Jazz Music: An All-Time Favorite Genre


It all started with his rare soft voice. This magical and unique voice with which she first dazzled audiences in New York and then around the world. Ella Fitzgerald is one of the greatest jazz singers in history. Popularly known as the “Queen of Jazz”, Ella was a legend for her jazz career which spanned some six decades. She became the first African-American singer to win a Grammy Award.

Humble beginnings

Ella Jane Fitzgerald was born on April 25, 1917 in Virginia, United States. Growing up, Ella enjoyed being a dancer. Ella, 15, entered a dance competition to fulfill her true calling. It was during an amateur party at the famous Apollo Theater where Ella hoped to show off her talent as a dancer. When she was called to perform, Ella got cold feet. The audience was increasingly agitated and Ella spontaneously decided to sing. It was a Boswell Sisters song. As the orchestra accompanied her, Ella gained confidence and finished the song to the applause of the crowd.

Soon after, Ella found musician Chick Webb and joined his band as a vocalist. She made her first recording, “Love and Kisses”, in 1935. Her first hit song “A-Tisket, A-Tasket”, followed in 1938. After Webb’s death, she took over the group until what he separated in 1942.

A jazz icon

Ella’s career took off dramatically in the 1950s when she met Norman Granz, the founder of the famous Jazz at the Philharmonic concert series. He becomes her manager and founds the Verve label, especially for her.

She has toured internationally with jazz stars such as Benny Goodman, Louis Armstrong, Duke Ellington, the Mills Brothers, the Ink Spots and Dizzy Gillespie.

Ella recorded a 19-volume series of “songbooks”, from 1956 to 1964. In these, she performed nearly 250 outstanding songs by Richard Rodgers, Cole Porter, George Gershwin, Duke Ellington, Jerome Kern, Irving Berlin and Johnny Mercer. This material, combined with the finest jazz instrumental support, demonstrated Fitzgerald’s remarkable performing skills. According to jazz historians, his diction was excellent and his interpretation of lyrics was intuitive rather than studied.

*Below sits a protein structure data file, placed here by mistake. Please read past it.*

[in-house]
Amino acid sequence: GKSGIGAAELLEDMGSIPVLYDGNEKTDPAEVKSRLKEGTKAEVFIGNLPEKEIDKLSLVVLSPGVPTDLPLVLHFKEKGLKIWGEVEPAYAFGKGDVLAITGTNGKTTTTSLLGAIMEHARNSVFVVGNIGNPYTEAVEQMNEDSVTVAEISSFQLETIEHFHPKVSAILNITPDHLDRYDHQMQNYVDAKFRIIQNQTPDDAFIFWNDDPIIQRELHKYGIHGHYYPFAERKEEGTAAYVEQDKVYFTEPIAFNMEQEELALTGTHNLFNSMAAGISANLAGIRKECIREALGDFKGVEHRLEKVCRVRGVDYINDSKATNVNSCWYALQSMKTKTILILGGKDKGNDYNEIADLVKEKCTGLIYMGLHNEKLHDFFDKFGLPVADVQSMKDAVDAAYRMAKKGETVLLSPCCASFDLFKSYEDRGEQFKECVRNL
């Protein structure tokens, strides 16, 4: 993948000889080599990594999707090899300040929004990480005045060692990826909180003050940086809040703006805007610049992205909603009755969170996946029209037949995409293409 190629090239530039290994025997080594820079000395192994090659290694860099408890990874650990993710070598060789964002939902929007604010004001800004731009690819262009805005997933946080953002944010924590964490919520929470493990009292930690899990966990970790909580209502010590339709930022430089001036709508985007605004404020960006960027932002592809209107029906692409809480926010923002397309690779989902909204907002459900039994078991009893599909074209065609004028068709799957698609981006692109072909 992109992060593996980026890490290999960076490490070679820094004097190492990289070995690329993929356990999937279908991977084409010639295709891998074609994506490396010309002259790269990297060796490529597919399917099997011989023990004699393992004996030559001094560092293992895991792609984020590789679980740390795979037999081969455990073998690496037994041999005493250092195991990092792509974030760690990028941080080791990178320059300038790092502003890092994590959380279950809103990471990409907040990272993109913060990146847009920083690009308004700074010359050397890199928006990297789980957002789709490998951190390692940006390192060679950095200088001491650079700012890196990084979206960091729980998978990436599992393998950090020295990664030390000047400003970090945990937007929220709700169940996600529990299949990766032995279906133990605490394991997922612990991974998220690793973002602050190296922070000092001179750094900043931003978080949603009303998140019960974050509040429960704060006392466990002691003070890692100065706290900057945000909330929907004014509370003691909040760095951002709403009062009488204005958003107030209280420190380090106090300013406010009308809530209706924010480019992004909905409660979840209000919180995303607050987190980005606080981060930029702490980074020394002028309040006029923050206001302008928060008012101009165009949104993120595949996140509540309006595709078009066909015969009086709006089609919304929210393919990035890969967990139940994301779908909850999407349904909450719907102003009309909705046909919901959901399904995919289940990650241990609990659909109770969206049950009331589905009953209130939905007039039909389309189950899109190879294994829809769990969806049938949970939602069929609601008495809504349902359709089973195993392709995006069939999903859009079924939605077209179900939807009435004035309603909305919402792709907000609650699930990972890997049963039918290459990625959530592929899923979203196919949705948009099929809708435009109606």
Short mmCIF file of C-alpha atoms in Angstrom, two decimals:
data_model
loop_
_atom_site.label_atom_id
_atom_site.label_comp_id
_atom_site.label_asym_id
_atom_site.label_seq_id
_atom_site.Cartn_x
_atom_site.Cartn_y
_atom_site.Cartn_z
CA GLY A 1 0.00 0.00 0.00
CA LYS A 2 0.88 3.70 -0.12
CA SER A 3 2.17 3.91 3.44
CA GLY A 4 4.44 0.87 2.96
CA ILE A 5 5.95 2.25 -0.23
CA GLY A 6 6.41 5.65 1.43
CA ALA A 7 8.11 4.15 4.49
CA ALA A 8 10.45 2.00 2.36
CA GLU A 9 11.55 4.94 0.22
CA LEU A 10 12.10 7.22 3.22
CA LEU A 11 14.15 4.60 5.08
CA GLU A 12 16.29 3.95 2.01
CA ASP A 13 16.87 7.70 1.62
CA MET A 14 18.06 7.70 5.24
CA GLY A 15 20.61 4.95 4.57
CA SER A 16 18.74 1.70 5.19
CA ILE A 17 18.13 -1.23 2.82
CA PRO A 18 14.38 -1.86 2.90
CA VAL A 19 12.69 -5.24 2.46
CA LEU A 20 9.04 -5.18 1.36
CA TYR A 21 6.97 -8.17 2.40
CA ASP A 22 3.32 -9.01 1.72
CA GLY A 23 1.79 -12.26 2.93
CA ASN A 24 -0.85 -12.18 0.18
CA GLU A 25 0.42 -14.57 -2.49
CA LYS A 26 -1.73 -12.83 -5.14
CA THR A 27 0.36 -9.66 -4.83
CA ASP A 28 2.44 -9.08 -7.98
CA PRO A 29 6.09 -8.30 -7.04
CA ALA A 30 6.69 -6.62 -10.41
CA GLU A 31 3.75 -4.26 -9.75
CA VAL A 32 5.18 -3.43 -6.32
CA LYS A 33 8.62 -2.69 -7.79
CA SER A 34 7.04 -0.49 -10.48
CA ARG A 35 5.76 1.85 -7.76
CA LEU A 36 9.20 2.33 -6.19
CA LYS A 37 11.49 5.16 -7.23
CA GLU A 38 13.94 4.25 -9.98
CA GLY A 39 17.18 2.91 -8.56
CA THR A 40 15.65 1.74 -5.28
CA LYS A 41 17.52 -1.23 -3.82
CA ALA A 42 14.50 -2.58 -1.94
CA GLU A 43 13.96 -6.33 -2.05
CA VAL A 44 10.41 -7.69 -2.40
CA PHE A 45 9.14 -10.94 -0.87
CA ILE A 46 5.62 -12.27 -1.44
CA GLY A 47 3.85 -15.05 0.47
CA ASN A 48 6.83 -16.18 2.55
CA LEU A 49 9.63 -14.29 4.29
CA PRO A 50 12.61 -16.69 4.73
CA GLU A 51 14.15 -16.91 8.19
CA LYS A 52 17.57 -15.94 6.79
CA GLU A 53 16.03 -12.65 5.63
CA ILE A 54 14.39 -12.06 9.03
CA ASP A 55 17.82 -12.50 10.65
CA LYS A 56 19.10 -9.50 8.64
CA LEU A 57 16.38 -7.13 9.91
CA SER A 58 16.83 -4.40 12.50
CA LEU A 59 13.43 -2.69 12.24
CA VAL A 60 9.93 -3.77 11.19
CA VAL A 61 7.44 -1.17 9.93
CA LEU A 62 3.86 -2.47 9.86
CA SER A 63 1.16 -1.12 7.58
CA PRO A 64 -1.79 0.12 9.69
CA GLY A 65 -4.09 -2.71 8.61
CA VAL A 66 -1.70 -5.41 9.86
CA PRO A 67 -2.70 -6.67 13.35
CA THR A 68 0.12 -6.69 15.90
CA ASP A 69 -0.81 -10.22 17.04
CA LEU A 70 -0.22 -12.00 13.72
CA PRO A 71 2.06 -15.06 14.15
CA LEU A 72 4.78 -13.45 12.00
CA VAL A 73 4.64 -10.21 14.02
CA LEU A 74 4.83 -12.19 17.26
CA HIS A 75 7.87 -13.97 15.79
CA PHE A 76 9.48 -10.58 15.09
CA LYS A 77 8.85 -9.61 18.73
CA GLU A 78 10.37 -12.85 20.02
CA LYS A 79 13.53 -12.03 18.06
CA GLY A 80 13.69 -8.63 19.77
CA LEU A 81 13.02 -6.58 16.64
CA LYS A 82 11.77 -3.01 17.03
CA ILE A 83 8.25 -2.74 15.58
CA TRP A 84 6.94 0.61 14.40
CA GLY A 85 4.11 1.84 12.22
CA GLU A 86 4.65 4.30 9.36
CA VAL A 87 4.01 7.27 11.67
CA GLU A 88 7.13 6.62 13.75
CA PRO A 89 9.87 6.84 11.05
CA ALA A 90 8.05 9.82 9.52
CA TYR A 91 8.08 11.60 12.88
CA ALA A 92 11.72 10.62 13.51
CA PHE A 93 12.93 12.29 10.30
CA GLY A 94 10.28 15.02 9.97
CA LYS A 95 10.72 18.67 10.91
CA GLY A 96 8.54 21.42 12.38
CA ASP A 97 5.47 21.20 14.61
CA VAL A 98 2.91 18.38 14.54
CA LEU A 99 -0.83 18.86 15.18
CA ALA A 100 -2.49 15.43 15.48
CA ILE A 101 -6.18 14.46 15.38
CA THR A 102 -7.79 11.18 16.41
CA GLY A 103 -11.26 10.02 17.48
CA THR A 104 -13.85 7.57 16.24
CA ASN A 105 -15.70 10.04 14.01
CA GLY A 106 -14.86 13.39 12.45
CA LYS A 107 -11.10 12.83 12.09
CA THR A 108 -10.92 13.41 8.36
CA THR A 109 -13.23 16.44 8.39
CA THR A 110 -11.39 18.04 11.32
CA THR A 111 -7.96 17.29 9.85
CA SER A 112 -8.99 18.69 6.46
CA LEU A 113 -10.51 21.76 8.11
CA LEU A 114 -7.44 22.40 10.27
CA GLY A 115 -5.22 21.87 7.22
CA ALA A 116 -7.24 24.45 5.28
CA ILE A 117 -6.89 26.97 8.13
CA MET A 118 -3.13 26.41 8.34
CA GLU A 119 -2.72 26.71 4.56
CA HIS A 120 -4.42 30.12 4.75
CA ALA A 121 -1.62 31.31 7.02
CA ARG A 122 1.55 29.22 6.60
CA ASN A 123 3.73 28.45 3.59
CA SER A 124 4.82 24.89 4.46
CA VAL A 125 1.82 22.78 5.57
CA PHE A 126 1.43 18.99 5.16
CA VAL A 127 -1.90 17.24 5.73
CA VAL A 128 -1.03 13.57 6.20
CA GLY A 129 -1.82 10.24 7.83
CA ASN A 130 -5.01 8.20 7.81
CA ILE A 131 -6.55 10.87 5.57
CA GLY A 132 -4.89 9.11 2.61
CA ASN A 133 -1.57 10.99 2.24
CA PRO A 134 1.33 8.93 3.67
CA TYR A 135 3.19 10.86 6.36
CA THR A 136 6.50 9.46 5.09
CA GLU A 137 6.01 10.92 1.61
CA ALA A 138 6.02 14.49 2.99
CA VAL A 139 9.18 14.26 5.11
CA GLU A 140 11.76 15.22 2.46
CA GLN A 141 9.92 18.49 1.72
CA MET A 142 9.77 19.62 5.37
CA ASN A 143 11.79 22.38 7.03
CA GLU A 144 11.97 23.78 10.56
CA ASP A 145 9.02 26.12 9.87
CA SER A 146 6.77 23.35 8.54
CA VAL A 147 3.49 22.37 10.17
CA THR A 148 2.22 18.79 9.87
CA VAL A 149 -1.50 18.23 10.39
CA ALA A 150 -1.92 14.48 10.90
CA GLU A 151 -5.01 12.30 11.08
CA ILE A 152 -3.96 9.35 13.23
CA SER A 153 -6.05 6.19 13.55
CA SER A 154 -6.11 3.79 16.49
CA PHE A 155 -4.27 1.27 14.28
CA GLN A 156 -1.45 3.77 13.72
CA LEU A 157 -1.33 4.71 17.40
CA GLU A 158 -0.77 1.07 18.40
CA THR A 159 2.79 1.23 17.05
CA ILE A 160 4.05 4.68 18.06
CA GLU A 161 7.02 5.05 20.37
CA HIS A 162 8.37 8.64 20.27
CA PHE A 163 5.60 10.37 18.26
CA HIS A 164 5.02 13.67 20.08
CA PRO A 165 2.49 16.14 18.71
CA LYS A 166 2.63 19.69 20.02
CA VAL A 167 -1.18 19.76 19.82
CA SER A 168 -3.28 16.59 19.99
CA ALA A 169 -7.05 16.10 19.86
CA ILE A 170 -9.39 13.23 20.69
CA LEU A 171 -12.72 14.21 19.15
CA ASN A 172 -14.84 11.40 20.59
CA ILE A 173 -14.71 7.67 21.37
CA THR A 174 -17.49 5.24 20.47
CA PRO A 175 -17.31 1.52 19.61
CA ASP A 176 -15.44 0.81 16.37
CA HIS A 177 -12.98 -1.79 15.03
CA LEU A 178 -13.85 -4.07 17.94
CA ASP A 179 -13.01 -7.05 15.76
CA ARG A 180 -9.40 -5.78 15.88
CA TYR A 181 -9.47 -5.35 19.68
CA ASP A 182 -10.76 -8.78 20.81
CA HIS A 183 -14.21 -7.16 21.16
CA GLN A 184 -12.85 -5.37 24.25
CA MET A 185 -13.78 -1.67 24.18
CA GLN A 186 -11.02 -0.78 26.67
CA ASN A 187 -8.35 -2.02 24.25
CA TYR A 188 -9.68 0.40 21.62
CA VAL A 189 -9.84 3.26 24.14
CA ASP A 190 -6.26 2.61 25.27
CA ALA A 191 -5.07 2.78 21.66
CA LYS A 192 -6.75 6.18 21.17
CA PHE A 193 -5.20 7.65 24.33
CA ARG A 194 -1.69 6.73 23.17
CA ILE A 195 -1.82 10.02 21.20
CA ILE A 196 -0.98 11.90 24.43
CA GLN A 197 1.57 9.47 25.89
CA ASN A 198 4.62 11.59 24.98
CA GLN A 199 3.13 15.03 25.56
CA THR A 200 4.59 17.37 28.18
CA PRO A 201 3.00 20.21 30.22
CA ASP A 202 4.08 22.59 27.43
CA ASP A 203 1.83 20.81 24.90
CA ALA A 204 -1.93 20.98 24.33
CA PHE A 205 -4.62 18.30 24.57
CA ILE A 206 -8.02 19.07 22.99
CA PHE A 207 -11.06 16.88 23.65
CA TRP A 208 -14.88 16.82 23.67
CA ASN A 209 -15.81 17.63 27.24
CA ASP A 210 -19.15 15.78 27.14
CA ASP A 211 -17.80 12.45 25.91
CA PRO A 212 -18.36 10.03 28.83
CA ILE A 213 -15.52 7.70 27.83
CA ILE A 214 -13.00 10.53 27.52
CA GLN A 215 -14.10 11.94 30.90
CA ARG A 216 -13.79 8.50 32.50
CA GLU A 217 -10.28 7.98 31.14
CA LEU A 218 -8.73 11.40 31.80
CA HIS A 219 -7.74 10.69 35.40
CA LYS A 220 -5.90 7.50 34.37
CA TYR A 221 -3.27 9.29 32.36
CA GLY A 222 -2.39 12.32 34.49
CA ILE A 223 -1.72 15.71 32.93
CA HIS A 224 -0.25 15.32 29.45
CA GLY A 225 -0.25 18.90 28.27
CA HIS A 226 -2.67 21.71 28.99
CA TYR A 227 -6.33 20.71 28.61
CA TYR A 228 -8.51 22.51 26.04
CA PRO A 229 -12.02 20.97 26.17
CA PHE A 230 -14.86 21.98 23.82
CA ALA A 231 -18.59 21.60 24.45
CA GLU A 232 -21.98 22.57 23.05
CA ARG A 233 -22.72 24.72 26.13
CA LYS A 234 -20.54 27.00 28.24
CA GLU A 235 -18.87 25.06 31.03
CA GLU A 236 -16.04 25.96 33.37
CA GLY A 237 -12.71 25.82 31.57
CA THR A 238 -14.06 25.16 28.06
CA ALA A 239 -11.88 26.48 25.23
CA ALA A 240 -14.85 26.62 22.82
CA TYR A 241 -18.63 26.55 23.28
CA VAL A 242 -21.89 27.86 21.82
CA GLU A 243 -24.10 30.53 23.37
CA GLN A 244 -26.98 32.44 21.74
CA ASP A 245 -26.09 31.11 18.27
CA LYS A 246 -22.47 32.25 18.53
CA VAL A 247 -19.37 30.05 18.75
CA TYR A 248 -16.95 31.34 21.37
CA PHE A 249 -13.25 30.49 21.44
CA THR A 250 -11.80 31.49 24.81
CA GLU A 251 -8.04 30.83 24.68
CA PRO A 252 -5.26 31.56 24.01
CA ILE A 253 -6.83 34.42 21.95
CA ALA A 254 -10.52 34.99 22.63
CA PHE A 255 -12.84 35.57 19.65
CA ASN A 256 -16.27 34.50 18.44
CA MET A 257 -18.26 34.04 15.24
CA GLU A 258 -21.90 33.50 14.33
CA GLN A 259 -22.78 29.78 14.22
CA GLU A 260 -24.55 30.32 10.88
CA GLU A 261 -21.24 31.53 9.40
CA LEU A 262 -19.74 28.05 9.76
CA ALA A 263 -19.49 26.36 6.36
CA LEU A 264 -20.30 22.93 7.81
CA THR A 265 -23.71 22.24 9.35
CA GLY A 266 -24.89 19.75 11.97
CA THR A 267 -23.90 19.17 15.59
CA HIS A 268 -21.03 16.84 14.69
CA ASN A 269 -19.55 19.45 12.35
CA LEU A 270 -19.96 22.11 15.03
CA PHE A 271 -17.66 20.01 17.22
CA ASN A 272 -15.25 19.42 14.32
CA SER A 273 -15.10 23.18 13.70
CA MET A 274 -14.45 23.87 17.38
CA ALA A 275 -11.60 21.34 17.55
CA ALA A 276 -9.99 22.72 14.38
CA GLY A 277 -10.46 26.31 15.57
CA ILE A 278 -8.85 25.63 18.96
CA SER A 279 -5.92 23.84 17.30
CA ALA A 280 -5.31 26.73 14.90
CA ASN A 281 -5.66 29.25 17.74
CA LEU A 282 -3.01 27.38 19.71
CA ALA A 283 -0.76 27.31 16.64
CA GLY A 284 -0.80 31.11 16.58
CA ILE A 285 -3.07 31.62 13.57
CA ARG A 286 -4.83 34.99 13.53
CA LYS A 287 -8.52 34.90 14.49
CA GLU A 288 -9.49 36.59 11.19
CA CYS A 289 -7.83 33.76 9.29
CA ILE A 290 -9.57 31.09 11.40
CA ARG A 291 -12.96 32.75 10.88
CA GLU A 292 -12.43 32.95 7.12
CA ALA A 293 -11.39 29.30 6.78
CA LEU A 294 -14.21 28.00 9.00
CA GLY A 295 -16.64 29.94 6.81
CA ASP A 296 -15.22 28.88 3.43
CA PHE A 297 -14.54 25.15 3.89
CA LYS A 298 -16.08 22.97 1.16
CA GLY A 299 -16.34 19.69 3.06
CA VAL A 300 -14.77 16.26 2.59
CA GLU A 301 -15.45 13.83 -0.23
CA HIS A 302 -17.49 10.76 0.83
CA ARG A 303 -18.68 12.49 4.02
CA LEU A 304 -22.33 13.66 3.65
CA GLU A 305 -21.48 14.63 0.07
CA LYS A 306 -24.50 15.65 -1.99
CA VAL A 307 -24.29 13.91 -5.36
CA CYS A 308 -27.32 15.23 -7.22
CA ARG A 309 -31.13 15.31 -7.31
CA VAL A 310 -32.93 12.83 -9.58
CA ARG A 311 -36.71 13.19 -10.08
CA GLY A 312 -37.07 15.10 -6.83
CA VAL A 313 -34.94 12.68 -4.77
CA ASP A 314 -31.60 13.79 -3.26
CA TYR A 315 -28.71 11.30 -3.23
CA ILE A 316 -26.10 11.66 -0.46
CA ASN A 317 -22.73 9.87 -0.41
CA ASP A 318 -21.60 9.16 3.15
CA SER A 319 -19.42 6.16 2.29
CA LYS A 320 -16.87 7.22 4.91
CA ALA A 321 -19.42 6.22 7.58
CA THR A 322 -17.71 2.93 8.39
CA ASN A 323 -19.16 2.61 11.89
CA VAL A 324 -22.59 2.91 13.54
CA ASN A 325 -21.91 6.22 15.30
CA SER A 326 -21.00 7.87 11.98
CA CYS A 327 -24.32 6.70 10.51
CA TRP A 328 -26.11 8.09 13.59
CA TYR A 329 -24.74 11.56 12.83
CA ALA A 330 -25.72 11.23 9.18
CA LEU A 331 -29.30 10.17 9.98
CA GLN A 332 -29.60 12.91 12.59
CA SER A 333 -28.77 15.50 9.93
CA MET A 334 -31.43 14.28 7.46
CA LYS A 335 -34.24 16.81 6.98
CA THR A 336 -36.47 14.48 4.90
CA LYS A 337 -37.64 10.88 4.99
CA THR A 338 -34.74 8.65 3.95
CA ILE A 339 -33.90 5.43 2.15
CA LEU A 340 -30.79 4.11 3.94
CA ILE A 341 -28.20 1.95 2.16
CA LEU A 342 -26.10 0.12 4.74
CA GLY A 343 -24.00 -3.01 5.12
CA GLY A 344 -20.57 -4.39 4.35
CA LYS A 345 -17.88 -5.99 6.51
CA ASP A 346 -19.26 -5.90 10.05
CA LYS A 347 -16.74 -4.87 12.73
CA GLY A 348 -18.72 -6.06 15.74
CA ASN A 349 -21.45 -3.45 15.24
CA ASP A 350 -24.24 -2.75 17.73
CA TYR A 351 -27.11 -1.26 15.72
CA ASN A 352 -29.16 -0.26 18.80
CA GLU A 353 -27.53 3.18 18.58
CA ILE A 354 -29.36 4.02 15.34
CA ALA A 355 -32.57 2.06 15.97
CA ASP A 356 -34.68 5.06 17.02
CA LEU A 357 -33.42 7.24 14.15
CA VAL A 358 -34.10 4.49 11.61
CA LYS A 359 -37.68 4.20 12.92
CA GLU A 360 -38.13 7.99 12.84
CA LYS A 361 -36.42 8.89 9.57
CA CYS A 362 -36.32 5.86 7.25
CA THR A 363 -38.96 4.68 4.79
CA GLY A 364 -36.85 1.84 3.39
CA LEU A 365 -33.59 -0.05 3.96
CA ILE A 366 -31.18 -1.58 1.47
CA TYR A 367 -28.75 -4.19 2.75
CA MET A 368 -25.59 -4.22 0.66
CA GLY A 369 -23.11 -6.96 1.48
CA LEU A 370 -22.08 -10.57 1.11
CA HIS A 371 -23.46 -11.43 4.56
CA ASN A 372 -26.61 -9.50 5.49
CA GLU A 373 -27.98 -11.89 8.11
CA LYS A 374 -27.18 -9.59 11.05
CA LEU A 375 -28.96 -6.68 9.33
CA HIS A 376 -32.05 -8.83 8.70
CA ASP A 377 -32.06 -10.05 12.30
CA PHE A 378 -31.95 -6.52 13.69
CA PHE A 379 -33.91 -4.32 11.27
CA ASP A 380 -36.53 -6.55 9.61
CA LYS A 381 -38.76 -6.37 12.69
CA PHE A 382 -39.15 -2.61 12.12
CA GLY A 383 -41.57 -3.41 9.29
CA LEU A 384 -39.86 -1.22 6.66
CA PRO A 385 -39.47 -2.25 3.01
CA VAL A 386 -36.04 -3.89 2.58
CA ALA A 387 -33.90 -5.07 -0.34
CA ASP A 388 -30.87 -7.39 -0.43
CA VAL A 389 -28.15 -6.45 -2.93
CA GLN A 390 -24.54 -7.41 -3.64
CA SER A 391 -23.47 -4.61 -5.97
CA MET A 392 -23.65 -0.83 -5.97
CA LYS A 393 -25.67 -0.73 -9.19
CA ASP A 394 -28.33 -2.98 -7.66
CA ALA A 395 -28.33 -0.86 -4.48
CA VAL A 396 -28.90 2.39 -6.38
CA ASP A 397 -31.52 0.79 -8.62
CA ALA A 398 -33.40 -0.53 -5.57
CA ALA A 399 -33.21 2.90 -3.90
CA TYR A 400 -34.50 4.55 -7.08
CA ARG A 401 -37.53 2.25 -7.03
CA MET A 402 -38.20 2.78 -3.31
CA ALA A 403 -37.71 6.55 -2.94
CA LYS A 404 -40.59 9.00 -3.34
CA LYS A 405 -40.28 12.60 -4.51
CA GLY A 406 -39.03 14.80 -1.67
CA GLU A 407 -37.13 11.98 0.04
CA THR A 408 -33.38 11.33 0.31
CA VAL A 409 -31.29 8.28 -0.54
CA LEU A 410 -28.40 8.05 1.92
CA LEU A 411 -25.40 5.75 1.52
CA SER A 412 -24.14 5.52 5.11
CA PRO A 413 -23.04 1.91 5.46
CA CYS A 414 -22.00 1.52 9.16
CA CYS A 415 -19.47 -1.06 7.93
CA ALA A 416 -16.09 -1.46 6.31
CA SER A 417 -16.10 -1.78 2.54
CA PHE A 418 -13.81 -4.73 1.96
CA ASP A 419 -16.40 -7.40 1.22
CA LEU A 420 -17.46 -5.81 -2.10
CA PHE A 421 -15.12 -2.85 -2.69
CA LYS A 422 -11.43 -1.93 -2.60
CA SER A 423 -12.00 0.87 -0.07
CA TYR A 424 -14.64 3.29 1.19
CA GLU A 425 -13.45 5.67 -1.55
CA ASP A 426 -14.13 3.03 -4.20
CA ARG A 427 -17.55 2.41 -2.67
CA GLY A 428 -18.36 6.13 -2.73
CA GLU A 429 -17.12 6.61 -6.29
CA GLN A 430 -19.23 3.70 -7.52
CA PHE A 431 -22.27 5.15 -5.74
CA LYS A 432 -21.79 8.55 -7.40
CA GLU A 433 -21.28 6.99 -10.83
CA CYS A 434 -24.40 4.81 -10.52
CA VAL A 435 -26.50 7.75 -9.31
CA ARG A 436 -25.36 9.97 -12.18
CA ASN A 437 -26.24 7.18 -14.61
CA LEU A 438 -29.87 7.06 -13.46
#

Ella recorded a number of live concert albums and produced a duet version of Porgy and Bess (1957) with Armstrong. She also appeared in films (notably Pete Kelly’s Blues in 1955), on television and in concert halls around the world.

Achievements and awards

Fitzgerald mastered rhythm, harmony, intonation and diction to match his clear tone and wide vocal range. She was an excellent ballad singer, conveying an ingenuous quality. She pioneered the technique of “scatting” while singing, which has become her signature. Her infectious scat singing has garnered acclaim in concert recordings such as Mack the Knife: Ella in Berlin and has been widely imitated by others. She has won 14 Grammy Awards, including one for Lifetime Achievement. She also received a Kennedy Center Honor for Lifetime Achievement (1979) and the National Medal of Arts (1987).

She was also one of the best-selling jazz vocal recording artists in history.


During the 1970s, Ella began to have serious health problems. In 1993, his career was cut short following complications from diabetes, which resulted in the amputation of both of his legs below the knees. She gave her last concert in New York in 1991, in the city where it all began. On June 15, 1996, she died at the age of 79 in her Beverly Hills home.

Ella Fitzgerald is a name that changed the face of jazz music for good. More importantly, she helped open the world of music to women.


Information from https://www.britannica.com/biography/Ella-Fitzgerald, https://www.dw.com/en/first-lady-of-jazz-ella-fitzgeralds-100th-anniversary-of-birth/ a-38472109, https://www.idiva.com/womens-month/the-first-ladies/ella-fitzgerald-the-first-woman-to-win-multiple-grammys-and-change-the-face- of-jazz-music/17075302 was used in this story.

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Henry R. Wright